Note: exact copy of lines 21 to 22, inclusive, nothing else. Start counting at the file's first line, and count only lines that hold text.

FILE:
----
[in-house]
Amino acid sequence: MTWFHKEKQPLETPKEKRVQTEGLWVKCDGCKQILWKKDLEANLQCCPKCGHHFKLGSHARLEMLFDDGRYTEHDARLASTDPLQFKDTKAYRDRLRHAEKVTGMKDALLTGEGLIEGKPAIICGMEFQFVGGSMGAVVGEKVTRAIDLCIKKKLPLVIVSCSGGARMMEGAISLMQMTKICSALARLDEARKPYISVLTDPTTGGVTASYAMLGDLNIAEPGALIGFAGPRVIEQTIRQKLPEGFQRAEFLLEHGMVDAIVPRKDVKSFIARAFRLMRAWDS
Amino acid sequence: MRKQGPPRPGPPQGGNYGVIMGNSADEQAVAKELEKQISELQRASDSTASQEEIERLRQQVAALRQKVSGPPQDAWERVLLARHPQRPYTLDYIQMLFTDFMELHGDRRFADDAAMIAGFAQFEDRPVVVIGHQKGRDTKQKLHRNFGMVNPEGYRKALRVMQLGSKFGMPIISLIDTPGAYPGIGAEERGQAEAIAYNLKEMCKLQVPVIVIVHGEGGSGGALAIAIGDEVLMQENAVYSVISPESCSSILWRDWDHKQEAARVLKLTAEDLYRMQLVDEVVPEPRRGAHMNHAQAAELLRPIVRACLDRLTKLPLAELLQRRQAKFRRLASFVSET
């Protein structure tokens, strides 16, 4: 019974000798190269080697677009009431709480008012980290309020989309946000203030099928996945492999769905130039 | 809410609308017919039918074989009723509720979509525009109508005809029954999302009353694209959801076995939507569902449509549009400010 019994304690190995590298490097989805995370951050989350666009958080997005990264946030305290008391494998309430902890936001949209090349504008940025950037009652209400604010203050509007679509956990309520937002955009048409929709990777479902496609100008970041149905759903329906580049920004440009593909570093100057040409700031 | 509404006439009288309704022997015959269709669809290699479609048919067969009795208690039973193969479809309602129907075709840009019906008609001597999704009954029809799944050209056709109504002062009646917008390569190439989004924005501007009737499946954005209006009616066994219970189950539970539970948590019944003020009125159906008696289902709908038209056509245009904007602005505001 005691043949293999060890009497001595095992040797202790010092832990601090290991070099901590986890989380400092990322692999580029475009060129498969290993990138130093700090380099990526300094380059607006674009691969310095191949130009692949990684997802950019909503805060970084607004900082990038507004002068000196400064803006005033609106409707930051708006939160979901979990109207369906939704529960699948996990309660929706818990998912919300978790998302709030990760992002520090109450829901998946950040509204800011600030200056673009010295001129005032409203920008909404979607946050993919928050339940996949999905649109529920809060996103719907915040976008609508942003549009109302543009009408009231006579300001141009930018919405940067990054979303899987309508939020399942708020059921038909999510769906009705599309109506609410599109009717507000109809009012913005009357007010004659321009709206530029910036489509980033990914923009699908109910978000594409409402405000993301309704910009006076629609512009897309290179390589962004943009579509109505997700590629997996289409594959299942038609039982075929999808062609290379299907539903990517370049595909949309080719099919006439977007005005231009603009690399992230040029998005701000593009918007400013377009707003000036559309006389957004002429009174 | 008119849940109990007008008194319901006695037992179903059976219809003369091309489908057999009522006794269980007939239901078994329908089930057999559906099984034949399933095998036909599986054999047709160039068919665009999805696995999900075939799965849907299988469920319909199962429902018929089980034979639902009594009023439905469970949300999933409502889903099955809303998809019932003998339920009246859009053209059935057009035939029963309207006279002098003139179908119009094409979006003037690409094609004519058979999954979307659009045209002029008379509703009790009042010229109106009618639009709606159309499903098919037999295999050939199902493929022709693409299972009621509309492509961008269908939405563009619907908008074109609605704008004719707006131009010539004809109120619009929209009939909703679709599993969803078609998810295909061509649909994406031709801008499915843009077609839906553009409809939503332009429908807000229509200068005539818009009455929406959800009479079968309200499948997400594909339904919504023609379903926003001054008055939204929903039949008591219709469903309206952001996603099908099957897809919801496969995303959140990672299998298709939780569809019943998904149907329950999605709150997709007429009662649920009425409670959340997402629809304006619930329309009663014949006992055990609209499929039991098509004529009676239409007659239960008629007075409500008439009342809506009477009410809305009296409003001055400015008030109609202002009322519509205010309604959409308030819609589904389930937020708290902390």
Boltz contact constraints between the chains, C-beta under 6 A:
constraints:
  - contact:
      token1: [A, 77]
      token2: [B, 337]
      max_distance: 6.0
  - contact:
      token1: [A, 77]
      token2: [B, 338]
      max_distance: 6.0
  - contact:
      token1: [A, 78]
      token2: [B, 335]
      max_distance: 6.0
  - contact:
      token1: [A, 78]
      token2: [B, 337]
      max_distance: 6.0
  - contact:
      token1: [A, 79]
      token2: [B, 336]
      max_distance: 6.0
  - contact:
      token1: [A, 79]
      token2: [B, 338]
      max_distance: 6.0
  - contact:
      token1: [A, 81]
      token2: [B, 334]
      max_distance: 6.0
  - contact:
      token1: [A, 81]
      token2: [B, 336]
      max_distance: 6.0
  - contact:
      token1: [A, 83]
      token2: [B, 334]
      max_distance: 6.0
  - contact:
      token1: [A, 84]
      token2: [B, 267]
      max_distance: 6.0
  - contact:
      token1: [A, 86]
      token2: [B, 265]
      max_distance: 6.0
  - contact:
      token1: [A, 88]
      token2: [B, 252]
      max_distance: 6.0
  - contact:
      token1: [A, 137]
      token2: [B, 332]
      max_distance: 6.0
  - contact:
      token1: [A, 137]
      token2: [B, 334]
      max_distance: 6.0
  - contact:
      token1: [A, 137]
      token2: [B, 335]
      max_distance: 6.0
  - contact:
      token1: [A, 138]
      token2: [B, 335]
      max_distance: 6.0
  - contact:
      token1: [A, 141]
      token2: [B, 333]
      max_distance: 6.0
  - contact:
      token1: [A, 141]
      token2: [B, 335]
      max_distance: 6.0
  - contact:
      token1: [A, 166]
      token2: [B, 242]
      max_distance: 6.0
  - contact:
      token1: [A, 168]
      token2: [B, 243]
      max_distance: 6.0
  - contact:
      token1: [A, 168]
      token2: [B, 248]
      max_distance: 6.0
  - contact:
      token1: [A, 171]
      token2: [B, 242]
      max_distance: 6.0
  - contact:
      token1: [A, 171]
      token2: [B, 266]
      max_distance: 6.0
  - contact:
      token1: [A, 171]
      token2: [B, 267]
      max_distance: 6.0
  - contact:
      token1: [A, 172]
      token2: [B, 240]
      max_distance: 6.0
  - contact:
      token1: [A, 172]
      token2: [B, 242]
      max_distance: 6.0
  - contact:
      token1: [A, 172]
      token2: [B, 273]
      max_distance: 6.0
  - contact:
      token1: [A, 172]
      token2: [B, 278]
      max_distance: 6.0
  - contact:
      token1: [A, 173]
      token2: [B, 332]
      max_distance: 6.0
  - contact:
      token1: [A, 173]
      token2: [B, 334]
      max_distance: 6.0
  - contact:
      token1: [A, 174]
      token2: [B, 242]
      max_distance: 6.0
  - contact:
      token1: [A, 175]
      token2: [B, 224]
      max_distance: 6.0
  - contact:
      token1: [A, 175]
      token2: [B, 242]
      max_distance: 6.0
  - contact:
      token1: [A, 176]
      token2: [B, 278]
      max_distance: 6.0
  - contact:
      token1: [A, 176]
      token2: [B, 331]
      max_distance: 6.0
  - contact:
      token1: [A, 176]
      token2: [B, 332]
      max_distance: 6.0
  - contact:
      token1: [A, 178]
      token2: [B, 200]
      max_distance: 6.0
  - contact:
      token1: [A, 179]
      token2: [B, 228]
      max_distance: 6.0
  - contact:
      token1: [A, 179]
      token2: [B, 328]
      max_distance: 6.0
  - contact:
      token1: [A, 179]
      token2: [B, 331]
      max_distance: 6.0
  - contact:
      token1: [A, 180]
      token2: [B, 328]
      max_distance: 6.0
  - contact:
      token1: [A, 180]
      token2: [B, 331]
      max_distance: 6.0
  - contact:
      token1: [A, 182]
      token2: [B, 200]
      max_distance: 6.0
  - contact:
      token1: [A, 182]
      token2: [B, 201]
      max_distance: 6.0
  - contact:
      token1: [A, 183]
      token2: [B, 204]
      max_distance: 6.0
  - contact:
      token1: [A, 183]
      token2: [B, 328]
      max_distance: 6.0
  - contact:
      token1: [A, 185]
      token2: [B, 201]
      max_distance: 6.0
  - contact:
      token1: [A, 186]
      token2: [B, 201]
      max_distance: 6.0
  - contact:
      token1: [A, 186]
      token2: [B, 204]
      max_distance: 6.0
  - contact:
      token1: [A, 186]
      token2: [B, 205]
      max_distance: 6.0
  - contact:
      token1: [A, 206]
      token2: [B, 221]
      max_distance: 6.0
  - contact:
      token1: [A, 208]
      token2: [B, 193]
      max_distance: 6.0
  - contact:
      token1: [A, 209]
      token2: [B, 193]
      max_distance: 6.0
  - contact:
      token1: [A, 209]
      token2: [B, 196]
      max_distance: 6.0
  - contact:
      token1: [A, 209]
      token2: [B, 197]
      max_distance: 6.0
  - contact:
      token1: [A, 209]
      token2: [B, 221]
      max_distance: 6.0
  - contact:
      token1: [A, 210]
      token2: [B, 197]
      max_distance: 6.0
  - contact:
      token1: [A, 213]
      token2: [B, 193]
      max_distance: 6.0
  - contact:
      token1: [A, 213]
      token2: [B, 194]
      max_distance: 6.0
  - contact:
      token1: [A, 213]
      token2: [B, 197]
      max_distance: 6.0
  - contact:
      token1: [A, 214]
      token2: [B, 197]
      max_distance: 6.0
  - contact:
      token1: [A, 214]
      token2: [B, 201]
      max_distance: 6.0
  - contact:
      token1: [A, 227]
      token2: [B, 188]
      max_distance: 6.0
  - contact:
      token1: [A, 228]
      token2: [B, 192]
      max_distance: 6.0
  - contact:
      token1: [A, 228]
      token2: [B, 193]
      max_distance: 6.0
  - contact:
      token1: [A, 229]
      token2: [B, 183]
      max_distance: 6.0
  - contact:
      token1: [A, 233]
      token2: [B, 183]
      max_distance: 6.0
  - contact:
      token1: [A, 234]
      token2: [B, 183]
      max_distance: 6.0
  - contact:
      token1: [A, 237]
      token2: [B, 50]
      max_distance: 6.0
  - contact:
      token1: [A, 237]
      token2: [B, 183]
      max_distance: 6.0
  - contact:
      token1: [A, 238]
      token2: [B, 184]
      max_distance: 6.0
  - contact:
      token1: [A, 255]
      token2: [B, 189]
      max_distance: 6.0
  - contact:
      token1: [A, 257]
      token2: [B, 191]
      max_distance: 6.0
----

      token2: [B, 337]
      max_distance: 6.0